Beauty is indeed something that should be shared and should be perceived by the greatest number of people, but there is much confusion surrounding Kants idea of judgments of beauty. Is beauty judged according to instinct or will Are the judgments of beauty a priori or a posteriori Is reason an essential part of a judgment of beauty or is it something that should not be independent of reason Most importantly, is it true, valid and verifiable a priori that the beautiful refers to the average It seems that it would be difficult to demand from all others the delight in the beautiful especially if our very definition of the concept of beauty still lends itself to several imperfections and inconsistencies.

QUESTION NUMBER 2 (please remove this if not needed)
How does Kant distinguish between free and dependent beauty Was Kant completely confused in making this distinction

Two Kinds of Beauty. According to Kant, there are two kinds of beauty One is free beauty, or beauty which is merely dependent which presupposes no concept of what the object should be (CJ 16) and is self-subsisting.  Examples of free beauty include flowers, birds and crustaceans. These beauties are said to represent nothing  no object under a definite concept (CJ 16) and are therefore free of certain expectations. One would say that a bird is beautiful without expecting anything about how a beautiful bird should be for every species of birds is considered beautiful.

The other kind of beauty is dependent beauty, which presupposes such a concept and, with it, an answering perfection of the object (CJ 16) and is also known as conditioned beauty. Examples of dependent beauty include the beauty of man, a horse or of a building. These are dependent beauties in that they lend themselves to expectations of what they have to be and how they should become perfect. The beauty of an, for example, may exist in many different ways from the perfect to the less than perfect to the least perfect.

Kants Confusion. I personally agree with Lorand when she says that Kant is confused in making the distinction between free and dependent beauty.

Lorands argument on the lack of at least one common property between the two kinds of beauty is sound. For example, if we compare a cow and a dog, we can say that our comparison of them is valid in that both are mammals and domesticated. This is, however, not the case between Kants free and dependent beauty. He fails to point out in his Critique of Judgment what makes the beauty of a bird comparable with the beauty of man. This is like comparing a human being and an iron rod and simply making statements like a human being is made of carbon but an iron rod is made of iron.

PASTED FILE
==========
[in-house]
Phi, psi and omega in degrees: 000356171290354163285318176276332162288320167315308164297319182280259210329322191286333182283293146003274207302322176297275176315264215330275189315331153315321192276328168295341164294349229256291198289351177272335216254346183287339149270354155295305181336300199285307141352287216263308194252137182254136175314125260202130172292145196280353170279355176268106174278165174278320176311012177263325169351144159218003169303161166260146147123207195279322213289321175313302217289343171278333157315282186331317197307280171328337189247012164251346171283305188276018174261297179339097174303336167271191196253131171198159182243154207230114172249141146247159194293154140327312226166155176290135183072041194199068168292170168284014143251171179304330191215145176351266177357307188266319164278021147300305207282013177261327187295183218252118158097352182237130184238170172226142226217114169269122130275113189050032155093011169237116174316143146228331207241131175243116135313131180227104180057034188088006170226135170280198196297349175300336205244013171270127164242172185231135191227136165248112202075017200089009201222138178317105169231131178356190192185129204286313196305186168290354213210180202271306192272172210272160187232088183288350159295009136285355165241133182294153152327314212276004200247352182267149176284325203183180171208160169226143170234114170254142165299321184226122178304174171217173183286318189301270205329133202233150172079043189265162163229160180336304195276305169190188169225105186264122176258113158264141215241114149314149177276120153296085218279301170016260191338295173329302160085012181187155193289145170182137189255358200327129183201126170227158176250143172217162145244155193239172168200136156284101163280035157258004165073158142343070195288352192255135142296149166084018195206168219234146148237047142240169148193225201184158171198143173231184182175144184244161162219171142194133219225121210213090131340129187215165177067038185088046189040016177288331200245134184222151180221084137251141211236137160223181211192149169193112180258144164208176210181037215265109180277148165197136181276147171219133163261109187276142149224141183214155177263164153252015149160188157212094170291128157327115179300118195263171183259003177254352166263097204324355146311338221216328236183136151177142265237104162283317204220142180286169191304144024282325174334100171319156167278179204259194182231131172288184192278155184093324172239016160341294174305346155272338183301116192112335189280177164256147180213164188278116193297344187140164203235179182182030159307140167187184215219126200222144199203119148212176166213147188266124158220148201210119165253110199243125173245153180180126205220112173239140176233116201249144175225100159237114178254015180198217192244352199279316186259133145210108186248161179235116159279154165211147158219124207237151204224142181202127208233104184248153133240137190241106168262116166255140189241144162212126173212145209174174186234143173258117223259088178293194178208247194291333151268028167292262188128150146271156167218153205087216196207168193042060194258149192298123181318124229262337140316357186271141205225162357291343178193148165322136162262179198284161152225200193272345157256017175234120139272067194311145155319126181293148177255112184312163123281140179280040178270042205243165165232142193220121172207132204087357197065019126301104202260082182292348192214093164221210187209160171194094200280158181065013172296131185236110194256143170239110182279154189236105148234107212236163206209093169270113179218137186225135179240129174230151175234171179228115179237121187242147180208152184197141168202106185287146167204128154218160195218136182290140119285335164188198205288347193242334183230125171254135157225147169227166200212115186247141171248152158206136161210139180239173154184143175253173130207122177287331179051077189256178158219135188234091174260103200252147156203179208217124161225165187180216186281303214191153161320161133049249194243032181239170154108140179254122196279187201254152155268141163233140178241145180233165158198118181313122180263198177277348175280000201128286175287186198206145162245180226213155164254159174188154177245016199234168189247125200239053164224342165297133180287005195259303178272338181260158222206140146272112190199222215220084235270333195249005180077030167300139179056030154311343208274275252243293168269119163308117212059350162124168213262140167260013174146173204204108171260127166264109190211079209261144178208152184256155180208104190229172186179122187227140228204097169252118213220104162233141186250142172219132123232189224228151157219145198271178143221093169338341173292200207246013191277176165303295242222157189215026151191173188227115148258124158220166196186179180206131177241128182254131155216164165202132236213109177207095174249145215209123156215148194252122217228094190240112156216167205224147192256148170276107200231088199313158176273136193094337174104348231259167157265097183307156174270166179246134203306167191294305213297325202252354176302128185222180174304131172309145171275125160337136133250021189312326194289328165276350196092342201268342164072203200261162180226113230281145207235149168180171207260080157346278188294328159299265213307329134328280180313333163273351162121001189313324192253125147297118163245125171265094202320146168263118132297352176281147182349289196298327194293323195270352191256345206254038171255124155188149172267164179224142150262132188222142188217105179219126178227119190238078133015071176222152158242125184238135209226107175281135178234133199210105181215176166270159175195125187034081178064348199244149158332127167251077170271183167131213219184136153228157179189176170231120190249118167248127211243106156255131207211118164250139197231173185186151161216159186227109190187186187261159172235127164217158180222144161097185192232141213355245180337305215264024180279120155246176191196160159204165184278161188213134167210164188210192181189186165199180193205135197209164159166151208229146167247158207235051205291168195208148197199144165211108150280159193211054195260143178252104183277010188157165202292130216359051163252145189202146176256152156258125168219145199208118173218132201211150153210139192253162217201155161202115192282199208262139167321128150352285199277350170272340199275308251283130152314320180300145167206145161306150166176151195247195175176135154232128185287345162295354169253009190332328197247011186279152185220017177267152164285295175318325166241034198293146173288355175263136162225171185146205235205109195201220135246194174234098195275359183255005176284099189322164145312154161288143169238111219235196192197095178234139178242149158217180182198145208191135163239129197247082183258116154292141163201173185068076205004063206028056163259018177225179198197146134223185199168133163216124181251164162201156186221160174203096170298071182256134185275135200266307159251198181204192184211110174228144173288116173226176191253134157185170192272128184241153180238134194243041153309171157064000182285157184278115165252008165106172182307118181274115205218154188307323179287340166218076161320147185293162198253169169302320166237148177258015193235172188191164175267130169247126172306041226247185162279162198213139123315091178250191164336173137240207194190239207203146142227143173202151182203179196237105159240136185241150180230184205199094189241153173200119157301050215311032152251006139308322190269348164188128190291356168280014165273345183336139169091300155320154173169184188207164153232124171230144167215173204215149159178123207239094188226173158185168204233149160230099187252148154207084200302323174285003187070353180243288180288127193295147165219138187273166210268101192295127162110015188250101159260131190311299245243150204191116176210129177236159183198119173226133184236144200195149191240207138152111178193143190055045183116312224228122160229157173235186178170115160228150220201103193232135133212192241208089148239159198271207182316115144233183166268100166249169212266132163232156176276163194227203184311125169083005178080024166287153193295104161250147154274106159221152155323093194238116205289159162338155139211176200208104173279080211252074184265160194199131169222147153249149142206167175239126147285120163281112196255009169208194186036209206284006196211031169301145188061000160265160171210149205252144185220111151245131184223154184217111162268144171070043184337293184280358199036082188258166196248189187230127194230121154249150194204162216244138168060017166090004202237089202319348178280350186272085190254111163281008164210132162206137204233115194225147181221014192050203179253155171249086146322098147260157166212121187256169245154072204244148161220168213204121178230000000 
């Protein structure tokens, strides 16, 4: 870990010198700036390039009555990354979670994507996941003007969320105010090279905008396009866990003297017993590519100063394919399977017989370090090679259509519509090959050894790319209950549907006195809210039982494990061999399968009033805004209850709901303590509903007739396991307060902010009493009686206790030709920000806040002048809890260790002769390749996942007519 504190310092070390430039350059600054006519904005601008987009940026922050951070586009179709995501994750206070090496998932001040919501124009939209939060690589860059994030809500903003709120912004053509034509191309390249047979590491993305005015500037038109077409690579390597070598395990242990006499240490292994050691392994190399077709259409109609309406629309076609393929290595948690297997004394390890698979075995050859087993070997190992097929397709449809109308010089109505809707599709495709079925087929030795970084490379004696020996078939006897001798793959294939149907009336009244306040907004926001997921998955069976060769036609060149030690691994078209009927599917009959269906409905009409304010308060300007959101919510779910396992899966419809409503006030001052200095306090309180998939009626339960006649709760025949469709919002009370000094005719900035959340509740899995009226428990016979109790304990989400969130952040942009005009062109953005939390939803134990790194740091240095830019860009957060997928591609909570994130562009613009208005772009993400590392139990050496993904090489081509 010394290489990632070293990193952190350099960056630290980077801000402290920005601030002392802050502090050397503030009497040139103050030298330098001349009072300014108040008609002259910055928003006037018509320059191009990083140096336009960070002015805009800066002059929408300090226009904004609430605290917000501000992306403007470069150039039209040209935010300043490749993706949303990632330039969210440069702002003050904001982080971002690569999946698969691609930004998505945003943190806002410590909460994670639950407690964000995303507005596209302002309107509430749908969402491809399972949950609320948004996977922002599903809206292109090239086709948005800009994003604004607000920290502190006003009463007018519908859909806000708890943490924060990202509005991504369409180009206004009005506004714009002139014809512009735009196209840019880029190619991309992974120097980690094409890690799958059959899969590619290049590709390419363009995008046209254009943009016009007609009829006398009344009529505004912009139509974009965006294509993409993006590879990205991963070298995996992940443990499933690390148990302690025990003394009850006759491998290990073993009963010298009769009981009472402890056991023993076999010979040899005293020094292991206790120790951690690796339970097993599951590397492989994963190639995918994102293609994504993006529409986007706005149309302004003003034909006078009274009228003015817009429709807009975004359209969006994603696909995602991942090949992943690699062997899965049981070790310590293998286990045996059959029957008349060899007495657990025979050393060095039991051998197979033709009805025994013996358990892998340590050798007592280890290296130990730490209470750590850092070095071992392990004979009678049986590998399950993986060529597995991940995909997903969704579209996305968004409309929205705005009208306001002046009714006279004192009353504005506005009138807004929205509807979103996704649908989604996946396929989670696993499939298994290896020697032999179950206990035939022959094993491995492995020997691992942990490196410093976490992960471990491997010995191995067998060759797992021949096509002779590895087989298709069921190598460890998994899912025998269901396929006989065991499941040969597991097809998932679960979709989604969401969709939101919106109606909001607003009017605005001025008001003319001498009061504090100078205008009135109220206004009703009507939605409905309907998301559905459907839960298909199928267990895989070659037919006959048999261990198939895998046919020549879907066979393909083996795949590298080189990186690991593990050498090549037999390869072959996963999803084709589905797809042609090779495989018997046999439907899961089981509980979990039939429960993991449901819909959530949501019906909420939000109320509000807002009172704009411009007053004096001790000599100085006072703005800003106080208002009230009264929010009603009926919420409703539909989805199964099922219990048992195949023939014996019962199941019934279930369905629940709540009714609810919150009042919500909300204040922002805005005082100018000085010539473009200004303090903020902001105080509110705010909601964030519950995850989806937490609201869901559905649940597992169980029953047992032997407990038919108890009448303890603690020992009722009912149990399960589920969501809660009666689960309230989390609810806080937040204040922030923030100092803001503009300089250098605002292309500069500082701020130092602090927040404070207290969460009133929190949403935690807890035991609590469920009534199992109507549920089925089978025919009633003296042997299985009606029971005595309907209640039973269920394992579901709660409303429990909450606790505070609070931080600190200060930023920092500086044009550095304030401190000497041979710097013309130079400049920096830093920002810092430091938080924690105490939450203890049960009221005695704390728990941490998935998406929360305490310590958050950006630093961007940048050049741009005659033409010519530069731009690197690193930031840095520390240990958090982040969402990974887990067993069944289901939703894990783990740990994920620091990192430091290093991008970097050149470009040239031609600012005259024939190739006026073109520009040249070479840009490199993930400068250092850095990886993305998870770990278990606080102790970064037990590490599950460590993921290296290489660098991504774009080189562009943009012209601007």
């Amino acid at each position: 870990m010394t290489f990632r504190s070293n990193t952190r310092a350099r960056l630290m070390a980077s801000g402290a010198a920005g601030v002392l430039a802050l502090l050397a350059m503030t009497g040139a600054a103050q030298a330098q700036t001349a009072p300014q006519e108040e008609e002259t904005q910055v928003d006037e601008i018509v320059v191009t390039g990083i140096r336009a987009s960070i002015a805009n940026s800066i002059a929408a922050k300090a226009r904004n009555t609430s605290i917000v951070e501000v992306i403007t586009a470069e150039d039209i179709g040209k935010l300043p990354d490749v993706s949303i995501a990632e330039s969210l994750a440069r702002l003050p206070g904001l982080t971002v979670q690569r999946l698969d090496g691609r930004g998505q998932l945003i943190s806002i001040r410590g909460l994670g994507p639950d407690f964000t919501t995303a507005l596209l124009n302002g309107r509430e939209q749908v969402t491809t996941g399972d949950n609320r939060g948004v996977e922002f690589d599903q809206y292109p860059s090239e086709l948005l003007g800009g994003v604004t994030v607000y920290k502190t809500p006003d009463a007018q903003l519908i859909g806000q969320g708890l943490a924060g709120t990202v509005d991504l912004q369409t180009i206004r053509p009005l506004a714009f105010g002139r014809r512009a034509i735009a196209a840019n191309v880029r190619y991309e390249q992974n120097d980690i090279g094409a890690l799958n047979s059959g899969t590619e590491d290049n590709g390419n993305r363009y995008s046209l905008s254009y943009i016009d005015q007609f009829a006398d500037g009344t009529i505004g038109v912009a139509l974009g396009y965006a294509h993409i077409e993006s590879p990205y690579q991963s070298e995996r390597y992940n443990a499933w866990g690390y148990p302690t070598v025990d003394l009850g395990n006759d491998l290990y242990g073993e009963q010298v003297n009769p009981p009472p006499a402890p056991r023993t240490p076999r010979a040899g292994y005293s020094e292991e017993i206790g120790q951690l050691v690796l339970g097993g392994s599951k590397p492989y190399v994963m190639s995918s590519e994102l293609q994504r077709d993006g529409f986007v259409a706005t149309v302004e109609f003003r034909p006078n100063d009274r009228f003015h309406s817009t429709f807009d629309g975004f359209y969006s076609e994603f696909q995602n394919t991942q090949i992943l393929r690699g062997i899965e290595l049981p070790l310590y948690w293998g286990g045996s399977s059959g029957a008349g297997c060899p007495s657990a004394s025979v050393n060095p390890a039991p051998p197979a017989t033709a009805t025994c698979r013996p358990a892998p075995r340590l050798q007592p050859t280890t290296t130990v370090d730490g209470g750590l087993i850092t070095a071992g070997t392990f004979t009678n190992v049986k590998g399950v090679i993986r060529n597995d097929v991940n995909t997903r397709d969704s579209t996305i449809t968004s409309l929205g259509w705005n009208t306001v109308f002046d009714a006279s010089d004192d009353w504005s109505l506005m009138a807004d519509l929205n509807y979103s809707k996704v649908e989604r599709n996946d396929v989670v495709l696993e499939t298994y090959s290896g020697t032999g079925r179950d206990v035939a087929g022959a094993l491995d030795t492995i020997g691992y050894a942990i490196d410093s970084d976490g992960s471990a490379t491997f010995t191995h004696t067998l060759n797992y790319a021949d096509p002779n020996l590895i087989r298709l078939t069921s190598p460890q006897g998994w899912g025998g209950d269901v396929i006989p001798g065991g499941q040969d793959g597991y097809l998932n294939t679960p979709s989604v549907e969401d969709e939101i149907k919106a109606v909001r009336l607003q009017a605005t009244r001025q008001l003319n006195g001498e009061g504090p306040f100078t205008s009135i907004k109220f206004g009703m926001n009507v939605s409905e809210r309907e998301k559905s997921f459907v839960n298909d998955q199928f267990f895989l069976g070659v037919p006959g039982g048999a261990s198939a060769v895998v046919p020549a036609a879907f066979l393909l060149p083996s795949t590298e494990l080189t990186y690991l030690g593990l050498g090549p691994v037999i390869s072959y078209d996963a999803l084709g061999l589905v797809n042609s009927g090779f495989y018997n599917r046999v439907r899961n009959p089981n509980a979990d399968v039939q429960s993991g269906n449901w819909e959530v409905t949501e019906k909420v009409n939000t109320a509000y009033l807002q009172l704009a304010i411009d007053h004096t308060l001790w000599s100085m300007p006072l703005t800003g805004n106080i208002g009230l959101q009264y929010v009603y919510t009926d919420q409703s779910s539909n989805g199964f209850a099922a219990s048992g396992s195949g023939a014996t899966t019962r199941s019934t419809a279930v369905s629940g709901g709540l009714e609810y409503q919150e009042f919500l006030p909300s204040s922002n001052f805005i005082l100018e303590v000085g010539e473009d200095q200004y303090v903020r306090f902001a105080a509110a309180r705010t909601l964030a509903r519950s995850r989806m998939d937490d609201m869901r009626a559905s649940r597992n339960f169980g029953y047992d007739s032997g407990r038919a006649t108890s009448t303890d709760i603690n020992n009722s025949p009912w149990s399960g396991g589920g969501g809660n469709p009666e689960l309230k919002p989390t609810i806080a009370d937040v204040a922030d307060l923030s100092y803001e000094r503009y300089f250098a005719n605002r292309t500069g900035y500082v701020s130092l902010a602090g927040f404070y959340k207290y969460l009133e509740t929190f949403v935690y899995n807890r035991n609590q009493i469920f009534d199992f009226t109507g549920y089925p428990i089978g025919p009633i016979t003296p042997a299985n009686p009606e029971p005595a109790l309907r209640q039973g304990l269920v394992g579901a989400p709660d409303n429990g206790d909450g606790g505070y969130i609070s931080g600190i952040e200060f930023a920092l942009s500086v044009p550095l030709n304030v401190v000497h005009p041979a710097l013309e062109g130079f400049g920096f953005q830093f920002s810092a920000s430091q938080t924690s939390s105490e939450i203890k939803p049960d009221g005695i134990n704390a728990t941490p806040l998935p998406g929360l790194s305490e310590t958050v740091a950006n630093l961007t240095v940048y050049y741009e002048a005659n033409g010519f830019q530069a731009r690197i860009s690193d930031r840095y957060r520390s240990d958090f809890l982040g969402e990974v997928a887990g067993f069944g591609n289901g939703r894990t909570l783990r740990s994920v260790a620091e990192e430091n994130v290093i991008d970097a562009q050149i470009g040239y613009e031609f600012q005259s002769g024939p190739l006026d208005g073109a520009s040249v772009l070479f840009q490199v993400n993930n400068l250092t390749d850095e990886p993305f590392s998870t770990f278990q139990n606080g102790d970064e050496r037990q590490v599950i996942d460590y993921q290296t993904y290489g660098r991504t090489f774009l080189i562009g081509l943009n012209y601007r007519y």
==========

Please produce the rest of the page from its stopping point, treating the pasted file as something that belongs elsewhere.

Another problem with the concept behind free and dependent beauty is that the idea of supposed perfection in dependent beauties somehow predicates a certain bias against free beauties. No one I believe has any a priori proof of saying that things like birds and crustaceans have no idea of perfection and that they are beautiful in themselves. It seems that Kant has conveniently assigned the term free beauty to certain things just because they are too simple to modify. No one can imagine a crustacean in tuxedo anyway. They are just simply eaten and it is only when they are cooked and served that they are called beautiful and only when they are eaten that they can be called perfect. Beauty therefore represents nothing in these crustaceans. On the other hand, the beauty of man seems to have been assigned by Kant the attributes of dependent beauty in that the beauty of man seems to depend on so many factors like intelligence, appearance and many others that can qualify and classify man either as nearly perfect or very much less perfect. It therefore seems biased to the crustaceans to be labeled free beauty just because their IQ cannot be measured and the appearance of their species are more or less uniform. Similarly, being labeled as a dependent beauty seems biased to man as he, unlike the crustacean, cannot seem to be considered perfect just as he is, for he has many attributes and aspects that have been defined by society and culture.

The last problem with Kants theory is that he does not clearly define the meaning of the term beauty itself. His arguments in the Critique of Judgment seem to focus on how judgments of beauty are formulated rather than on what beauty truly is.